The story of Lumawig

King of the sky had three sons. The oldest and the youngest c happy working in their father's fields. But the second son, Lumawig, did not want to work as a farmer.
"What do you want to do?" his father asked him.
"I want to go down to earth and live with human beings.
"If you must go down to earth," his father said, "please take all your things with you."
Lumawig then came down to earth. While he was resting the side of a hill, he saw two girls working in the fields. He rated to find out who worked the hardest. "Shine brightly!" ordered the sun.
It soon became very hot.
Lumawig saw that the older of the two girls began to work e slowly. But the younger one continued to work as hard as before.
Lumawig called out to the younger one. "What's your name?"
"Fucan," the girl answered.
"Please give me a bean. "'
Lumawig touched the top of the basket Fucan was carrying It it. The basket immediately became filled with beans. "Who are you?" asked Fucan. "And where do you come from?”
"I am Lumawig, son of the king of the sky. From now on, your name will be Cayapon."
"Why?" Fucan wanted to know. "Who asked you to change my name?"
"Oh, I can do that," said Lumawig. " I'am going to be your husband."
"My husband?" Fucan asked. She was surprised to hear him say that.
"Yes. Please go home and tell your father."
Fucan returned home with her elder sister. She quickly told her father, Batanga, what had happened.
"But do you love this Lumawig?" her father asked. "Yes, father."
"Fetch him here then," Batanga said.
And so the two sisters went back to fetch Lumawig. He was very pleased to hear the news. He picked up a stone which was as large as a house and carried it by himself all the way to the village.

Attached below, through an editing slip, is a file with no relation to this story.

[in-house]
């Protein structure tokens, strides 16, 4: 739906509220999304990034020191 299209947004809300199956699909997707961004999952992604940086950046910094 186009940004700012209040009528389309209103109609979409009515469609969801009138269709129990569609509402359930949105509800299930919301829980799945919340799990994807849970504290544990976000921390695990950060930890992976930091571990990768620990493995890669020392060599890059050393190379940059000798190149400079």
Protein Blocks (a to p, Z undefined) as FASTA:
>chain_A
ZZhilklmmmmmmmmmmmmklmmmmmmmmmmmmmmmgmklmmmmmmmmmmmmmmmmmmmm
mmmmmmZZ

Lumawig sat down by the side of the road. "I'll stay here until your father asks me to meet him."
The girls went home and told their father. He put down the ladder of their house as a sign that Lumawig was welcome.
He liked Lumawig because Lumawig asked for some water as soon as he entered the house. This was a sign of good man­ners among Batanga's people.
Batanga was surprised when he heard that Lumawig could do so many wonderful things.
He had only one pig. But when Lumawig fed it, suddenly it changed into twenty pigs. When Lumawig fed his chickens, they doubled in number.
Not long afterwards, Lumawig and Fucan were married. Fucan's name was changed to Cayapon. They soon became rich because of Lumawig's magic and Cayapon's hard work.
Soon Cayapon's relatives became jealous of Lumawig. "You are a miser," they said. "You have so many pigs but you don't give even one to us."
"Be patient!" said Lumawig. "In a few days, I'll invite you to a big dinner."
When the guests came to the dinner, there was no food or drink. But Lumawig had ordered ten fires and large saucepans to be made ready.
"Is Lumawig joking with us?" they asked one another.
But Lumawig only wanted to show them what he could do.
He clapped his hands. "Let's have some rice!" he said. Five of the saucepans became filled with rice. "Let's have some pigs! " Immediately some animals ran out of the forest towards him. But they were not pigs; they were deer.
"I asked for pigs," Lumawig said. "Go back to where you came from! "
Then Lumawig repeated, "Let's have some pigs!" This time some pigs ran out of the forest towards him. Lumawig smiled. "Since there are so many pigs, each guest may have one for himself."
Everyone ran after the pigs. Before long, each guest had a pig except Cayapon's relatives. "As you were not happy with me," Lumawig told them, "I made it impossible for you to catch a pig."
But later he felt sorry for them. He allowed each of them to catch a pig for himself.
Soon the other five saucepans were full of pig's meat.
After dinner, the women, children and the younger men went home. But the older men remained. They prayed for Lumawig. When they had finished, Lumawig gave them a pig.
After Lumawig had been living in the village for some time, he taught the villagers many things so that they could live bet­ter lives. He showed them how to fish, hunt, and plant rice. He taught them how to make baskets and cloth.
He advised them not to fight but to live in peace with each other and work together.
Finally, Lumawig decided that he had taught them enough. It was time for him to return home.
He told his wife and she agreed to go with him. All the vil­lagers tried to stop them but he said, "My father is waiting for me. He wants to meet my wife. I have now taught you every­thing I know. We must go."

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